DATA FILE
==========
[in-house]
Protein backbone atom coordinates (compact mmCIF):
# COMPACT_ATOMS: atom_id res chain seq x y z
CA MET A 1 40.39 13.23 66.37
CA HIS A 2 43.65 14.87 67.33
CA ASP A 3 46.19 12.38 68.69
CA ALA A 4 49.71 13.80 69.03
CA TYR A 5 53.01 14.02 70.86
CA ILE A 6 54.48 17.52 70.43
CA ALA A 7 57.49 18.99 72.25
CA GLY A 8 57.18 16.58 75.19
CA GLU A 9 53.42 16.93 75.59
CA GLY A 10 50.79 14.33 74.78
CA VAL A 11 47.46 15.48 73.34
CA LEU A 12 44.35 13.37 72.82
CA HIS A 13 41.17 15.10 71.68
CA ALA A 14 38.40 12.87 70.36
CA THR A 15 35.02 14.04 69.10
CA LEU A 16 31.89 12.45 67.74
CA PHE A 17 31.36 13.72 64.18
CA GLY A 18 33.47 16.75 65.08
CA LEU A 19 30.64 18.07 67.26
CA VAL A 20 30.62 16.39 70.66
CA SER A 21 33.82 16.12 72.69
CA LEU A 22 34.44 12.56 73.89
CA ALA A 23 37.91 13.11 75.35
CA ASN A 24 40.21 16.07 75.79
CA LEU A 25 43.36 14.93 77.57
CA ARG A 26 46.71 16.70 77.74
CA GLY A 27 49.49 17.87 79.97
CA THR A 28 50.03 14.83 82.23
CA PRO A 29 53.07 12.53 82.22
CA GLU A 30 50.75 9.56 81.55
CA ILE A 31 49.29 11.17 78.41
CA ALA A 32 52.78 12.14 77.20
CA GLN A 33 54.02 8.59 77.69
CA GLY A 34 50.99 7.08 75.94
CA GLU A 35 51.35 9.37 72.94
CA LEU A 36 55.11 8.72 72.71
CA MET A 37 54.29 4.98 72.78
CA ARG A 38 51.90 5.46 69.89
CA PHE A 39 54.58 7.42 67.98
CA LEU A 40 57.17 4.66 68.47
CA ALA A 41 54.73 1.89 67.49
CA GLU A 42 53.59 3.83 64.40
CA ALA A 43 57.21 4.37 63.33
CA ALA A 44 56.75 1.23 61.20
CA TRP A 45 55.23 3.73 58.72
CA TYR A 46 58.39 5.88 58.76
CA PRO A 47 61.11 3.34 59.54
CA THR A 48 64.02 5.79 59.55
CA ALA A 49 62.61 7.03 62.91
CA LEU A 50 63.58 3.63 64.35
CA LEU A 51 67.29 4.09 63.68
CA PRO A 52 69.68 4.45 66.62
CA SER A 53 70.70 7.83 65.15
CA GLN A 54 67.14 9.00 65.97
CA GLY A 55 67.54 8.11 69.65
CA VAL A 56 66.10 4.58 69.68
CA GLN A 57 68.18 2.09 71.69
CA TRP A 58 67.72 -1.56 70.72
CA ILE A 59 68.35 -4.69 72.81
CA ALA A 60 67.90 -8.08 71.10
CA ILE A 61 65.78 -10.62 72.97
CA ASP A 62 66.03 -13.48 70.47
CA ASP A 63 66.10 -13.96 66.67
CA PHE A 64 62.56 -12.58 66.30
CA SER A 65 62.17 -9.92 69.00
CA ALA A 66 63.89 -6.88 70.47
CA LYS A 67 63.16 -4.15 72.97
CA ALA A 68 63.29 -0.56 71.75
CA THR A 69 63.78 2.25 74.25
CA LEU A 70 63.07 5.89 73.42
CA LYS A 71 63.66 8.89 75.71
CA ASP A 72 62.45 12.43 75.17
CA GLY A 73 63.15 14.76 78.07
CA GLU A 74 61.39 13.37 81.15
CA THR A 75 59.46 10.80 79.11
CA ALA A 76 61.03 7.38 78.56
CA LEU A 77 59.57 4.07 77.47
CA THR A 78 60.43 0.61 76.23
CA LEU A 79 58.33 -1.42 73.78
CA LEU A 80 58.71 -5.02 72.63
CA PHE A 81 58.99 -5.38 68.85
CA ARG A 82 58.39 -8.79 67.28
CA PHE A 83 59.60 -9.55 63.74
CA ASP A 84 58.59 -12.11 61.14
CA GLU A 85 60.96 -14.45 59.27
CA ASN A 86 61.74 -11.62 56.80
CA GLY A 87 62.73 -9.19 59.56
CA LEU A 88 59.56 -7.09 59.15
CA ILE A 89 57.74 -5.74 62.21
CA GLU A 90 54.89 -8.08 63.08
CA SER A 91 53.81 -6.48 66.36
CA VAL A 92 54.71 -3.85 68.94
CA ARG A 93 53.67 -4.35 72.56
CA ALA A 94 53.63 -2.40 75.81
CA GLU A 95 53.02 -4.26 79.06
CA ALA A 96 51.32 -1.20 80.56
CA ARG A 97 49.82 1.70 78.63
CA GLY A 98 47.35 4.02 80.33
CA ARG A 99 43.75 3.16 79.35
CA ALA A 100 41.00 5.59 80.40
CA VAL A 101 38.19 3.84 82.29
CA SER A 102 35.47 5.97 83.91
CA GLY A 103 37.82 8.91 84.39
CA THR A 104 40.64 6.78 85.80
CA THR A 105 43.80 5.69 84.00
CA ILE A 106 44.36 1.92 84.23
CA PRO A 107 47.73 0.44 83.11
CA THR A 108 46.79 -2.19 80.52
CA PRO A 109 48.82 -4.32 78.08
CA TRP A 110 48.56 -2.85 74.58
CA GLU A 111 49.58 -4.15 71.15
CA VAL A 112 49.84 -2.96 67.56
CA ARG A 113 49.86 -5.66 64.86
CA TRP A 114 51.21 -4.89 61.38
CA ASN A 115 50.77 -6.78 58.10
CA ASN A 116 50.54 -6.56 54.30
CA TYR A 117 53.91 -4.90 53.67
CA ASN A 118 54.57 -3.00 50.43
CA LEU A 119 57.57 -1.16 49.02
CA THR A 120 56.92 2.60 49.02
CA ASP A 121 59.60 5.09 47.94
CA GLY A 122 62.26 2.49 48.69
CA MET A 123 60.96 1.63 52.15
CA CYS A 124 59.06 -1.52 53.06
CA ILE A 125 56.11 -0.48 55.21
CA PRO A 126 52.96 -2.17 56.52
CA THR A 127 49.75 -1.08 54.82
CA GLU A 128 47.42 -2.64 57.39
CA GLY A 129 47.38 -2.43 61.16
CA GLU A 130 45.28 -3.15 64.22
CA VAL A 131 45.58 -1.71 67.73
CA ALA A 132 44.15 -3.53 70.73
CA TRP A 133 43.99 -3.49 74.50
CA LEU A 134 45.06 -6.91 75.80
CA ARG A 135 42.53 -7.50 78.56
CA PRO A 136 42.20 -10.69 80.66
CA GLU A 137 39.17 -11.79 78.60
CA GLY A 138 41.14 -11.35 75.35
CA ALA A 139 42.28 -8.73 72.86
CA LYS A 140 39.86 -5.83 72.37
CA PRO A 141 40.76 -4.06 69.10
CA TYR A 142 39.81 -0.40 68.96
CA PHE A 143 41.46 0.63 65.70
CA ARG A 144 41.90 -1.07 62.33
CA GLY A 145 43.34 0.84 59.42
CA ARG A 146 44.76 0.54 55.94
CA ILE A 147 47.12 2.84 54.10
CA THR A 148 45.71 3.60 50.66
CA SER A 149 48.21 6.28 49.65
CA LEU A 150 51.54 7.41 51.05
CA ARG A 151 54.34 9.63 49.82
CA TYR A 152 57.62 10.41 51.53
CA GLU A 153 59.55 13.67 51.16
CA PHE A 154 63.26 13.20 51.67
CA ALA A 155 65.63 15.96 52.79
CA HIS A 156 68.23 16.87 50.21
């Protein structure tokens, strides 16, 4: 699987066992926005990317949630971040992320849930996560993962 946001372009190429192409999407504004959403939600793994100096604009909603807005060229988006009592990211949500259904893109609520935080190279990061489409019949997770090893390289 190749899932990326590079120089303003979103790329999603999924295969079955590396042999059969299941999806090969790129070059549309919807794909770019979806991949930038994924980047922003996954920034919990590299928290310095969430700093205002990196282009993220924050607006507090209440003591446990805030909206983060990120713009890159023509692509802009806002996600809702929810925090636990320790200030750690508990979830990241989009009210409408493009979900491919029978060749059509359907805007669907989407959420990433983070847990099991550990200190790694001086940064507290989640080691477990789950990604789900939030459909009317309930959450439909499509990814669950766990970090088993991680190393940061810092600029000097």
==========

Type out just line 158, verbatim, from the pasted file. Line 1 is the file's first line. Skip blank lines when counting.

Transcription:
CA ALA A 155 65.63 15.96 52.79